Any one of them could ruin your whole day.
Apparently, government-is-the-name-we-give-to-the-things-we-do-together included, for more than three decades, "Ramming an icepick through someone’s eyelid . . ."
"A Field Goes to War With Itself: While medievalists battle, white nationalists try to co-opt the past."
Funny or sad--you decide.
UPDATE: Second link fixed now.
I thought what the heck, but it sounds real.
I agree with Victor Davis Hanson's conclusion that young people should know more about military history. But they should know more about all other kinds of history, too. (Toward the end, Prof. Hanson recommends some books on military history to start with.)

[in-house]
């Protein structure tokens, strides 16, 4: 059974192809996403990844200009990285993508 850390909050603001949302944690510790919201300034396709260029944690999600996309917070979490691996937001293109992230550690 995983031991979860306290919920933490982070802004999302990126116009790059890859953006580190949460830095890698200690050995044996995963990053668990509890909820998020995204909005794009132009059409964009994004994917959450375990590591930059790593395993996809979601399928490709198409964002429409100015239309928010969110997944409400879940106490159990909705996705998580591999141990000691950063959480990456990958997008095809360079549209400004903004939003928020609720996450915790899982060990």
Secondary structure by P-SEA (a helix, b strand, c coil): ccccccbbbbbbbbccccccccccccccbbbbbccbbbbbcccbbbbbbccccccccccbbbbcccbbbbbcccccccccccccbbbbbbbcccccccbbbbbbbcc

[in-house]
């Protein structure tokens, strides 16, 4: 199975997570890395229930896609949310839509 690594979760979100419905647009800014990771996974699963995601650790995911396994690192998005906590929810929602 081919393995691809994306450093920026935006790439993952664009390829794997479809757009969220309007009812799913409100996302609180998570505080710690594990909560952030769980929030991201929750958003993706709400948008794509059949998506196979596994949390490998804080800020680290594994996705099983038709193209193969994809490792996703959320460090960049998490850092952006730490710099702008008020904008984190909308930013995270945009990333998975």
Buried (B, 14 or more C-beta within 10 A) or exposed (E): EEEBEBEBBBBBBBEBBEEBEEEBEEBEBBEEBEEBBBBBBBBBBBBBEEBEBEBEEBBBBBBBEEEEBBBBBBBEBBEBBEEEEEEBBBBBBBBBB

Related: Coyote Blog, "The Case For Studying History".
I'm a few days late, but Kyle Smith's ringing defense of the United States of America will be worth reading for a very long time to come.
But to think of slavery first when you think of American history is like thinking of Charles Manson first when you think of men.
One of the astonishing measures of human progress.
What is striking about the historical estimates is how similar the mortality rates for children were across this very wide range of 43 historical cultures. . . . Every fourth newborn died in the first year of life. One out of two died in childhood. . . .
On the very right of the chart you see the statistics on child health in the world today: The global infant mortality rate is now is 2.9%. And 4.6% die before reaching the age of 15.
With the 50th anniversary just a month and a half away I'm quite surprised that we're not besieged by a whole lot more Woodstock nostalgia. But Michael Lang has a new book out tomorrow and here are a few of his memories.